Yet another interpretation some have bandied about over the years isn't supported by the film's text at all, and that’s the theory that John Ryder and Jim Halsey are, in fact, the same guy. Granted, Ryder often inexplicably teleports into scenes, giving this relentless pursuer an almost ghost-like aura. And, in fairness, this reading acknowledges the movie's main theme: Ryder’s need to transform the innocent Halsey into a killer, thus destroying the “aw shucks” All-American boy who has nothing but the future ahead of him. It's a vision quest with twisted metal and scattered buckshot puncturing any policeman who dares interfere with the primal ritual. So, while the theory that they’re two psyches in one mixed up mind doesn’t hold up visually (the mechanics of Nash’s death alone wouldn’t make sense) it’s still a somewhat healthy method of unpacking a work that’s superficially nothing more than a thrill-a-minute action riff.
“The car crash is a fertilizing, rather than a destructive, event,” says the sexually ambiguous cult leader, Vaughan (Elias Koteas), at one point during David Cronenberg’s chilly vehicular masterpiece, Crash (1996). The victims in Harmon’s Highwaymen (2004) would probably disagree. A spiritual sequel to The Hitcher, the director returns to the road almost twenty years after Jim Halsey and John Ryder’s final shotgun showdown, which left Hauer’s spectral maniac dead on the blacktop, a veritable fleet of police vehicles demolished, and Howell’s boyhood innocence shredded amongst blood, sand, and broken glass. Only now, we have a new agent of mechanical chaos, Fargo (Colm Feore), picking off anonymous victims one-by-one across the vast expanse of America’s traffic system, leaving their bodies as nothing more than morbidly comforting statistics to be rattled off at the beginning of support group meetings.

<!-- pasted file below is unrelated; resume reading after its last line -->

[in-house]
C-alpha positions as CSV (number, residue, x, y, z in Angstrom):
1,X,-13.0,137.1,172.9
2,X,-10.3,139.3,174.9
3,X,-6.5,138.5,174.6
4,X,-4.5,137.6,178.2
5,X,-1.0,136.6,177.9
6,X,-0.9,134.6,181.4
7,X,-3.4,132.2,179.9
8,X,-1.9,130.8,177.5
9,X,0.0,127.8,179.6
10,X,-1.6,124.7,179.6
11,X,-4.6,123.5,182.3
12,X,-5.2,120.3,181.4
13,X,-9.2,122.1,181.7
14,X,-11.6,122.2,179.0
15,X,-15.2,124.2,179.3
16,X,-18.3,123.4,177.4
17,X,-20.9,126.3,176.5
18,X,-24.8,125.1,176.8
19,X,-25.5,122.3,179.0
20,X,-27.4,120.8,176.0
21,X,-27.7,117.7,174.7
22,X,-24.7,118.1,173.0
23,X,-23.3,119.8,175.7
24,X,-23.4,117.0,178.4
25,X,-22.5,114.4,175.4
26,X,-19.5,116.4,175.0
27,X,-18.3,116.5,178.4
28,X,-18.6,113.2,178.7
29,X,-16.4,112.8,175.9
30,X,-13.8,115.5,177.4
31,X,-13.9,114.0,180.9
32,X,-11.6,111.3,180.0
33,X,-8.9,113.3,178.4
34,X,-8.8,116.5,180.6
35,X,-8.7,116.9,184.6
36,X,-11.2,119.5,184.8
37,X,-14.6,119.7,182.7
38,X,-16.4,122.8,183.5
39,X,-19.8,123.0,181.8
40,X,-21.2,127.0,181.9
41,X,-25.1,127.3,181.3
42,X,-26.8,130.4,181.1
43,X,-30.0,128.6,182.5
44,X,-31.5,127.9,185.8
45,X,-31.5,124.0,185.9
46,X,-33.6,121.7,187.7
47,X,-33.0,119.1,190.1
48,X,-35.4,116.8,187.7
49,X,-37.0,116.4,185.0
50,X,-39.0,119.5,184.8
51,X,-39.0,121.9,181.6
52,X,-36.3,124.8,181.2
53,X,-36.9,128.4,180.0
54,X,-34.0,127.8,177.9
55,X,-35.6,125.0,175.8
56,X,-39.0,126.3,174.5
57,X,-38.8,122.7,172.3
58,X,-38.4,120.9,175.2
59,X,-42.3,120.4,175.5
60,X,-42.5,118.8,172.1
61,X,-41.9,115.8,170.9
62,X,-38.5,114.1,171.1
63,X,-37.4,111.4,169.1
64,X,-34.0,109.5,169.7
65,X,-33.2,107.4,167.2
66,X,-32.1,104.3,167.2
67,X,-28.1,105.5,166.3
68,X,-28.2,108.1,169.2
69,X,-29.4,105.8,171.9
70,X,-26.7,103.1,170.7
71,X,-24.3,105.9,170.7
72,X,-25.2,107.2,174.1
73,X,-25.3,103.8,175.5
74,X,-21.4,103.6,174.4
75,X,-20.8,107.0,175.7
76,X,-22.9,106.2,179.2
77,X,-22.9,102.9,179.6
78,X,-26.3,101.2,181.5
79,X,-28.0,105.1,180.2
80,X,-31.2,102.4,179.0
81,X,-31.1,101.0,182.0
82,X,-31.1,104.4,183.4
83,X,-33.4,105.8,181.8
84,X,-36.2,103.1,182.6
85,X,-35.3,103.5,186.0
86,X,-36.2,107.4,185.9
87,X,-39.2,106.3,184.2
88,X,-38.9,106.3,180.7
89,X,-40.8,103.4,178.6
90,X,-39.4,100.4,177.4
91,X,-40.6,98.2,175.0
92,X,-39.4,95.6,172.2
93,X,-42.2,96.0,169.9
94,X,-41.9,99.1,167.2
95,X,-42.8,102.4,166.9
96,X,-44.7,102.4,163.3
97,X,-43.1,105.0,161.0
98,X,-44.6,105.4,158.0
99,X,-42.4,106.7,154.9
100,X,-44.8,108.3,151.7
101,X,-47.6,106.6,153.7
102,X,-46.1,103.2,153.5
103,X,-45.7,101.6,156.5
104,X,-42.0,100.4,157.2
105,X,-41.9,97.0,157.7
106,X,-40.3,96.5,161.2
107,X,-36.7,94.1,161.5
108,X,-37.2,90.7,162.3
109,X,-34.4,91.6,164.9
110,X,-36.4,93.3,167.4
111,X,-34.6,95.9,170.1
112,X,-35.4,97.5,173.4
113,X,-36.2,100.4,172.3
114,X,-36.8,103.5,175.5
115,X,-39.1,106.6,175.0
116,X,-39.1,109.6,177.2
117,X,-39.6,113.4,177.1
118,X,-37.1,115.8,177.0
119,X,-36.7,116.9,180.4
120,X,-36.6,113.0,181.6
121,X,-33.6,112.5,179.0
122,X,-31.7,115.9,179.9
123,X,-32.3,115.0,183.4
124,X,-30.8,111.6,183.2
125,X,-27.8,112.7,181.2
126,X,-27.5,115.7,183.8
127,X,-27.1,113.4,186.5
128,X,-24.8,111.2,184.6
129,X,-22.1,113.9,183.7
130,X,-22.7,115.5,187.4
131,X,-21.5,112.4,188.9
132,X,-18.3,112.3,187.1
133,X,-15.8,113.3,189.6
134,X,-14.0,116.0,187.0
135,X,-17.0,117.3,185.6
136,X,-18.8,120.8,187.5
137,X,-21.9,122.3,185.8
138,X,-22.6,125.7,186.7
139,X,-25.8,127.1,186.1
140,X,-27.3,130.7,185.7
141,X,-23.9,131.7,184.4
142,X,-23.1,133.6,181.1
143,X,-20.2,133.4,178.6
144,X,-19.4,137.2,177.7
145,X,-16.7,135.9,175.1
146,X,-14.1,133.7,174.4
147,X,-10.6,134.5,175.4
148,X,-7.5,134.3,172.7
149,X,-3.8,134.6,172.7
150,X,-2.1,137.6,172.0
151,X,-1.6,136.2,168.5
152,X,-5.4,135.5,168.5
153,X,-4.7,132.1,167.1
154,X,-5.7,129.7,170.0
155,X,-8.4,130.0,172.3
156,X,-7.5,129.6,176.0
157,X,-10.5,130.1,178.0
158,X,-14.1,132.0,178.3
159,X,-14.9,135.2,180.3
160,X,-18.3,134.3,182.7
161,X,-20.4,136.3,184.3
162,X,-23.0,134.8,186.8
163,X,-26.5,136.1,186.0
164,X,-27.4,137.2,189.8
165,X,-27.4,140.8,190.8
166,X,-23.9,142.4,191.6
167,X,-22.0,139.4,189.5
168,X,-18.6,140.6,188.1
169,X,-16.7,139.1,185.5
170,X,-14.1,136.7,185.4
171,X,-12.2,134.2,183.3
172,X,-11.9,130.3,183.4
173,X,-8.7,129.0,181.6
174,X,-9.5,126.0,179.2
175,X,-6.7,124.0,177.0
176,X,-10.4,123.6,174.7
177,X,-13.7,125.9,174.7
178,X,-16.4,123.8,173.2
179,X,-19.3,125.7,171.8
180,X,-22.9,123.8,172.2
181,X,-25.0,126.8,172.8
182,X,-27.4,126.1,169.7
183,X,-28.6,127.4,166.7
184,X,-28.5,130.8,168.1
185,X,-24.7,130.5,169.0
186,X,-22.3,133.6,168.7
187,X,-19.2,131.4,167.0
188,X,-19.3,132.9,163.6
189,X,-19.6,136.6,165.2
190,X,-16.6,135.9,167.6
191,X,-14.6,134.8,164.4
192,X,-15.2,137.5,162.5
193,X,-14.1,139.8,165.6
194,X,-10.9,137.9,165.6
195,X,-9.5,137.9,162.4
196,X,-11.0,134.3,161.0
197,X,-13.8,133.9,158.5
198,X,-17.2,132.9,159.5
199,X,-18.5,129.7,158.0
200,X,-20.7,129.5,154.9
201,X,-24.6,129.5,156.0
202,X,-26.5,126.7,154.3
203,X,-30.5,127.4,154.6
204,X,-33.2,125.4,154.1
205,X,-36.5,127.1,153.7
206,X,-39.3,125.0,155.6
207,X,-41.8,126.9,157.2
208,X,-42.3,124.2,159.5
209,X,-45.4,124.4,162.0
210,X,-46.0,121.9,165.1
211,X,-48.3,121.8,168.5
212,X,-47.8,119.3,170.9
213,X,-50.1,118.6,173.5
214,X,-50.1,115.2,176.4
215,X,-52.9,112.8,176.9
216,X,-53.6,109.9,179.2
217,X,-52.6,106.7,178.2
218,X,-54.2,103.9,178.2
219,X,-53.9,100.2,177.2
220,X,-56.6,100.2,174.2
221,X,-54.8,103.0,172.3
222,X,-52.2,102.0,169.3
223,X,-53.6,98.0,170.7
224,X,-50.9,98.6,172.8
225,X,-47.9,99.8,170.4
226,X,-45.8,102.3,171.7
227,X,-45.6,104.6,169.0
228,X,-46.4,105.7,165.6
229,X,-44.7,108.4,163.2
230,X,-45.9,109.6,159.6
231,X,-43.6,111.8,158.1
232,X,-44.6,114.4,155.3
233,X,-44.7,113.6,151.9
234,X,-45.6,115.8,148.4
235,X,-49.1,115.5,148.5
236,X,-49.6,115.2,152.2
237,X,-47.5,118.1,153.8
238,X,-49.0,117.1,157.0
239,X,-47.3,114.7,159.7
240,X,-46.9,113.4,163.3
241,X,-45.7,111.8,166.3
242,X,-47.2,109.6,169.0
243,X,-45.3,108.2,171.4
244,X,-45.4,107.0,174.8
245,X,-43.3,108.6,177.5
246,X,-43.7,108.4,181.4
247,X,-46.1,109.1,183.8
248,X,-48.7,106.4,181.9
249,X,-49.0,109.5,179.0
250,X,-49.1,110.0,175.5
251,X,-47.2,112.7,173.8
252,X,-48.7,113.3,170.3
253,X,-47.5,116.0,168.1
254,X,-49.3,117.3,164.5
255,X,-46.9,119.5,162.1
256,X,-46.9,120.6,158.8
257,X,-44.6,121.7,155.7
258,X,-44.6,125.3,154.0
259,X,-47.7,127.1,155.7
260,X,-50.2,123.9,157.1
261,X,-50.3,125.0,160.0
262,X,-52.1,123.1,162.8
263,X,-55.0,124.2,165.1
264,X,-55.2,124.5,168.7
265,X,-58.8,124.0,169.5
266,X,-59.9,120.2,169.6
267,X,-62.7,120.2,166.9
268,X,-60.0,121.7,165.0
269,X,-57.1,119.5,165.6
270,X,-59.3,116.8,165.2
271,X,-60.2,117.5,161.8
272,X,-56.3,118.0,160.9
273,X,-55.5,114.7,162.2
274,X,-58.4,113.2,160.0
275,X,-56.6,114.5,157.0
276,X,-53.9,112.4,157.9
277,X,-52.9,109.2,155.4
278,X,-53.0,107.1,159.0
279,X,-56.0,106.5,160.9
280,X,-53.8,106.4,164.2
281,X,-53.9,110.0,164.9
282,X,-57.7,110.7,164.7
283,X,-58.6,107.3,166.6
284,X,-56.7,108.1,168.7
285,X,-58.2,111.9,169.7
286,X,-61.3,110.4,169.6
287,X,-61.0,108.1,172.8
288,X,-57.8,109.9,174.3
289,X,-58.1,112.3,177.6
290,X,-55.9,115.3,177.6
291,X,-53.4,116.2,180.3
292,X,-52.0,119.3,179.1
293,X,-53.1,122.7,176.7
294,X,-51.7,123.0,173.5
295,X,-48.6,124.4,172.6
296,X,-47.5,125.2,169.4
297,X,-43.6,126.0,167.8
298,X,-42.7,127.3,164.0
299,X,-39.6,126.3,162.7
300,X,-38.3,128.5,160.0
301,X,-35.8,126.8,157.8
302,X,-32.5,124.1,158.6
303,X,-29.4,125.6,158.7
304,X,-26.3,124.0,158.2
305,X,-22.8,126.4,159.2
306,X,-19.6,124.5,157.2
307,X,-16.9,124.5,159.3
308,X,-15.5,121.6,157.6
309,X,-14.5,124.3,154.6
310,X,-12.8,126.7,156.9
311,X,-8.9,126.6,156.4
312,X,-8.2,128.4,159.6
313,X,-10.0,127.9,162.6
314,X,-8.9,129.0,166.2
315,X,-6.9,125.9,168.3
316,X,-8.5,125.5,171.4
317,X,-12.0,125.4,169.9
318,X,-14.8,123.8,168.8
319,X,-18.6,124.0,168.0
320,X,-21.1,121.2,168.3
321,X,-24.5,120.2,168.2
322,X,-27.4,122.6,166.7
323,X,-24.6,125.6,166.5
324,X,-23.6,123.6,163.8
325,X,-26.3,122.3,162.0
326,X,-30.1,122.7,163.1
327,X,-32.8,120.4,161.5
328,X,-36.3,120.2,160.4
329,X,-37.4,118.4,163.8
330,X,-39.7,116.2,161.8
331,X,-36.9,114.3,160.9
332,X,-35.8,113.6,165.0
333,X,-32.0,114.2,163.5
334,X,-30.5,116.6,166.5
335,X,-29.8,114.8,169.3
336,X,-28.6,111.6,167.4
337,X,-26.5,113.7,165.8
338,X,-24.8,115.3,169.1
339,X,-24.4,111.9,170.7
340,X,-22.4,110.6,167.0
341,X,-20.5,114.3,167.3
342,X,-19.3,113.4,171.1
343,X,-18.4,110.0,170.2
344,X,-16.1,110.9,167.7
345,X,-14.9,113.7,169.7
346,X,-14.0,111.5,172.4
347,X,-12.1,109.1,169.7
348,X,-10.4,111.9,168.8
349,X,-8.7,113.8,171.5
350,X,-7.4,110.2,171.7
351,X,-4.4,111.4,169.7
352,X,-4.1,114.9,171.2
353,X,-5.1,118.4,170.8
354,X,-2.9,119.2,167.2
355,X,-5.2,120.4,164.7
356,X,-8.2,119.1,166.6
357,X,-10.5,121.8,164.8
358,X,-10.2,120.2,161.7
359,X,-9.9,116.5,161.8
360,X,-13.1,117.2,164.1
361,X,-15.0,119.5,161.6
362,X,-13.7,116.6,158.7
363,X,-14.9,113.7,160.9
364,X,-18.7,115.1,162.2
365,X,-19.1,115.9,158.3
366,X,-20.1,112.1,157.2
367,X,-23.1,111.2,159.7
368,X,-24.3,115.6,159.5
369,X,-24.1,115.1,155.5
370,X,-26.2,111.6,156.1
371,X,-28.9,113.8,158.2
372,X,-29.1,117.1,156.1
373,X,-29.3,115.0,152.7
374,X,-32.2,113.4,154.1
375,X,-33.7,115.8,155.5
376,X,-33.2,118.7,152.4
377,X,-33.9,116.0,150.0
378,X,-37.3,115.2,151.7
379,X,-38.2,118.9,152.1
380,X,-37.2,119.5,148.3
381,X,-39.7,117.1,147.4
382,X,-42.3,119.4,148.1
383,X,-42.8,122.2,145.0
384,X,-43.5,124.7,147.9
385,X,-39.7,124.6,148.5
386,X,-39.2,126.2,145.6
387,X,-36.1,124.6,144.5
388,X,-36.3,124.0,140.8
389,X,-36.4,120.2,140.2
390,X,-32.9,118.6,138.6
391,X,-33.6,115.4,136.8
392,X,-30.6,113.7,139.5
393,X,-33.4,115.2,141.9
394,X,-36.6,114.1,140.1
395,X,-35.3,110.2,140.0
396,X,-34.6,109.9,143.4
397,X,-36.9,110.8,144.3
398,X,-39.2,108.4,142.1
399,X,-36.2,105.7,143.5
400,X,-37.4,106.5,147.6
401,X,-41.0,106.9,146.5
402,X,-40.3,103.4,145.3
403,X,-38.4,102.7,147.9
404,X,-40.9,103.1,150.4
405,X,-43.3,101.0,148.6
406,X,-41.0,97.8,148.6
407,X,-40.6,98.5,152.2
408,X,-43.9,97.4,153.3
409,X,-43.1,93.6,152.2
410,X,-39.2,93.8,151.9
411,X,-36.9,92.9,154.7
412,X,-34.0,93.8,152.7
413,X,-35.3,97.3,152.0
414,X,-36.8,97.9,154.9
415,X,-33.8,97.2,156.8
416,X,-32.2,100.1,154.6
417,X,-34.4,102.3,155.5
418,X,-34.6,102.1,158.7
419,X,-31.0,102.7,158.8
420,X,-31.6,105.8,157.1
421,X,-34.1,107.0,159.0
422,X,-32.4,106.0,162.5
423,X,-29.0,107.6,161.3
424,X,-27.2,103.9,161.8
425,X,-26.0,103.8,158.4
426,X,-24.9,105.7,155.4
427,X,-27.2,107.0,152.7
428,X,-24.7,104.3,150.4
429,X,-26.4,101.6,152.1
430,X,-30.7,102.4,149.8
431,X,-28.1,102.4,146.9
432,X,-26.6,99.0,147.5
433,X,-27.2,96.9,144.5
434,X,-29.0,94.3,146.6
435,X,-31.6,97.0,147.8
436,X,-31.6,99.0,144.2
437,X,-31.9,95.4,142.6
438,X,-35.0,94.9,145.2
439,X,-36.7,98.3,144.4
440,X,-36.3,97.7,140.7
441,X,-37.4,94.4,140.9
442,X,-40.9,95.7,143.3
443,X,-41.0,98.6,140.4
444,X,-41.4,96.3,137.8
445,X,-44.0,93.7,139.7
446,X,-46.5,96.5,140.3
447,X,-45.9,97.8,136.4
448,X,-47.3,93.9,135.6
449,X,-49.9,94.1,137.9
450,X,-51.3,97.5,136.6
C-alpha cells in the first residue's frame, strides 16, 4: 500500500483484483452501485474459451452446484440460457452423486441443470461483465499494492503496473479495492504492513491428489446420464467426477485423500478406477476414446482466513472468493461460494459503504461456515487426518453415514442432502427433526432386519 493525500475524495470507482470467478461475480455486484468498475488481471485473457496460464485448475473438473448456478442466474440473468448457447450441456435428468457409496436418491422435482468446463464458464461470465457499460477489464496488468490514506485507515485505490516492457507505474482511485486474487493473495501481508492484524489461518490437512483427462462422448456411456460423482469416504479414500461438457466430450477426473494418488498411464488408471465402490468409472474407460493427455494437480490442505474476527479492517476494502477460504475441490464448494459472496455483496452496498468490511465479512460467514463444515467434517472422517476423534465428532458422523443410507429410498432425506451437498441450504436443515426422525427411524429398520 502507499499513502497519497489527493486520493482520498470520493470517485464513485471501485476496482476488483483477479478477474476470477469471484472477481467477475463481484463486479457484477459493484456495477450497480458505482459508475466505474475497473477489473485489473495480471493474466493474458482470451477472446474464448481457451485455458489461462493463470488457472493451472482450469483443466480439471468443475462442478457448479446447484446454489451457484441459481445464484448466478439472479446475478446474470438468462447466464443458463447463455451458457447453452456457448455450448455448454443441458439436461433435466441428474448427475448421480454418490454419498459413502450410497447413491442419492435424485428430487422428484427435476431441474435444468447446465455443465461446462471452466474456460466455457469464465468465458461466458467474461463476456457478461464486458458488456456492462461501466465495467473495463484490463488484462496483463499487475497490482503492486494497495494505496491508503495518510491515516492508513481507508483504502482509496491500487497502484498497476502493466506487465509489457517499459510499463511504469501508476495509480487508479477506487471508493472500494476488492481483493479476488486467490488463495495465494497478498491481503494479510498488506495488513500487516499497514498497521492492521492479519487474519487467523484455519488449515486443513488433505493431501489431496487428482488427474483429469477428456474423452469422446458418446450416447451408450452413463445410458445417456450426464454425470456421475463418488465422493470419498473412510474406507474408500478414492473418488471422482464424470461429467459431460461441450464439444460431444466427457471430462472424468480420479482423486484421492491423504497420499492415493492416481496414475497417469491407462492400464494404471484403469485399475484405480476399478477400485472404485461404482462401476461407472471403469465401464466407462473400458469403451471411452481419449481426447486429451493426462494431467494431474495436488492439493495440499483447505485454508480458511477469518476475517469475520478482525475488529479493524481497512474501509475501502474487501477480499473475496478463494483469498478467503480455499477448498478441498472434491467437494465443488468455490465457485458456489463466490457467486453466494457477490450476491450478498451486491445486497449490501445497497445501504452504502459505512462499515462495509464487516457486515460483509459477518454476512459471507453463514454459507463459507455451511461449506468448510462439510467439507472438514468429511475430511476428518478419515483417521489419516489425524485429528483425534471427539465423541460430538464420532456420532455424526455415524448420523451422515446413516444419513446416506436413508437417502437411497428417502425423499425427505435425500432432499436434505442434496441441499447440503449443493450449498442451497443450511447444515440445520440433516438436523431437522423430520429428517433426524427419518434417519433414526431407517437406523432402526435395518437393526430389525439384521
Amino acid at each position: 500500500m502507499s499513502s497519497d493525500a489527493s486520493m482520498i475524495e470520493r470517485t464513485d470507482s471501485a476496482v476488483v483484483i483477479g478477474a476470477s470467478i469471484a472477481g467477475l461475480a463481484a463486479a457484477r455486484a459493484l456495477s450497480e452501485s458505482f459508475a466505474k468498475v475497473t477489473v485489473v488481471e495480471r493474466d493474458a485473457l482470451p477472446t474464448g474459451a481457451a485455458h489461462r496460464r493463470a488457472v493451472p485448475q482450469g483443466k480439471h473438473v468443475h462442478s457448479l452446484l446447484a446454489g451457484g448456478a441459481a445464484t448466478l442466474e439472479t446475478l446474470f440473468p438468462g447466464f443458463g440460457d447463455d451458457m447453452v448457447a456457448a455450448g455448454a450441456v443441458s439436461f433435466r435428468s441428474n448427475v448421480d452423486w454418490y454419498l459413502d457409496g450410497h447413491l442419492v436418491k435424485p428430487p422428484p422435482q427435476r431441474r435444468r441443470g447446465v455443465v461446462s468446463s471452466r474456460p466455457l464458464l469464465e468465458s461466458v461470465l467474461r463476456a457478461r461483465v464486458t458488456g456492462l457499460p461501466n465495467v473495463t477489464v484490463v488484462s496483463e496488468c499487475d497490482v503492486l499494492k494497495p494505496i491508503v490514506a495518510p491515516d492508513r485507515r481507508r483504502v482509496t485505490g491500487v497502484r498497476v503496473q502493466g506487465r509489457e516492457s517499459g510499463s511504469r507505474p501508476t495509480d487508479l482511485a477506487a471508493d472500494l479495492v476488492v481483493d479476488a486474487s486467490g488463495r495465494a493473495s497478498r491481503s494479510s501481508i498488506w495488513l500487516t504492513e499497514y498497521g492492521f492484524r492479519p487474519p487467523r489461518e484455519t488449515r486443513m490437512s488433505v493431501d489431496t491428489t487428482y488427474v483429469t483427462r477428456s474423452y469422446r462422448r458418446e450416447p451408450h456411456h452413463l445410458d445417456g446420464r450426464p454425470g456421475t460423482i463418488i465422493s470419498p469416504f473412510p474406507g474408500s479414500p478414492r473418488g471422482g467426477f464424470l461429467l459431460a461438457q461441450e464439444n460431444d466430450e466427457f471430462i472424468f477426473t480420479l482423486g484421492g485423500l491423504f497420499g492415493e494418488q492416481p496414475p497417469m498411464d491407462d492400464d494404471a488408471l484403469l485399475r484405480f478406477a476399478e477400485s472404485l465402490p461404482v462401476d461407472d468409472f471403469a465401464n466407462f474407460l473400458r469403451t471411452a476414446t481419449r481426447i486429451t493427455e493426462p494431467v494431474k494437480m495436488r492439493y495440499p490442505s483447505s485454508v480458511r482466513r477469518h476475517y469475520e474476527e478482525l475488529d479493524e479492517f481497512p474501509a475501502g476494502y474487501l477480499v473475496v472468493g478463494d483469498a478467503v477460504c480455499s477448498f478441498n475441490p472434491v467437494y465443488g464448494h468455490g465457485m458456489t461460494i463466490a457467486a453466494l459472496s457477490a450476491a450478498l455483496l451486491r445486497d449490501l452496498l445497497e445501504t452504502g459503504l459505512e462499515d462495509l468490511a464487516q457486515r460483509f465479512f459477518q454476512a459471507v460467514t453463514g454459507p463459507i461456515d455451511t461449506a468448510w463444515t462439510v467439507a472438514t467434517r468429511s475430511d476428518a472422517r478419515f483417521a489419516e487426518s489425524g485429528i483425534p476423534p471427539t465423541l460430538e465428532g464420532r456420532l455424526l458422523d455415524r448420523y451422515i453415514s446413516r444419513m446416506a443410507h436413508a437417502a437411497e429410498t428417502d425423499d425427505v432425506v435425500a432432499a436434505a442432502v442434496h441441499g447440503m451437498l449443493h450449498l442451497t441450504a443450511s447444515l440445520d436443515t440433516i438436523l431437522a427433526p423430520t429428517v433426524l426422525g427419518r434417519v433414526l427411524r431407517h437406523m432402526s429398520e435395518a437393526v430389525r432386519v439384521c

Like Vaughan and the rest of the fucking, sucking, suicide kings and queens who inhabit the aforementioned lipstick and chrome JG Ballad adaptation, Harmon’s Highwaymen players are forever (a)roused by the tragic collisions they experience, and not just physically. Rhona Mitra’s Molly - the closest thing we get to a “Final Girl” in this pre-Death Proof (2007) road slasher - not only loses her parents in a childhood accident, but later becomes the lone survivor of Fargo’s reign of terror. Meanwhile, Rennie (Jim Cavieziel) actually witnessed his wife’s murder under the bumper of Fargo’s ‘72 El Dorado, as he mercilessly swerved to crush her fragile feminine form. Now, the widower is a wayward rogue, kidnapping Molly following her own tragic tunnel incident, during his seemingly never-ending crusade for justice behind the wheel of a souped up ‘68 Plymouth Barracuda.
Despite his own transformative backstory - an insurance agent turned serial slayer who was aroused by car crash photos - it’s tough not to view Fargo as the “what if?” extension of the wreckage left at The Hitcher’s grim conclusion. Like, what if Jim Halsey became John Ryder - a violent sociopath who now got off on causing as much pain with his car as humanly possible? And what if Highwaymen was essentially Robert Harmon’s take on a Friday the 13th: The Final Chapter (1984) style blacktop slasher, told through the POV of one victim out to finally conquer his own personal Jason Voorhees once and for all? If anything, it’s another car stunt showcase, scored floating beauty by Mark Isham (the electro pioneer who also provided The Hitcher’s haunting cues), and filmed with an almost fetishistic appetite for destruction*.
When taken as a triptych, China Lake, The Hitcher, and Highwaymen become Harmon’s grand statement on the most banally deadly element of our everyday existence: public roadways. Because every single day, when you get up, get dressed, and head out your door - whether for work or for play - death could be waiting for you once you get behind the wheel. Only your sad demise probably won’t come at the hands of a determined murderer like Officer Donnelly, John Ryder, or Fargo. It’ll just be someone you’ve never met before, who fell asleep at the wheel, drank a little too much, or ran a stoplight because they were late for work. That’s the truly primal fear Harmon’s movies tap into: the fact that a good number of us die alone on the road, and never saw it coming.
*Though John Seale would arguably top every car crash extravaganza when he shot George Miller’s fourth (and arguably best) Mad Max picture, Fury Road (2015).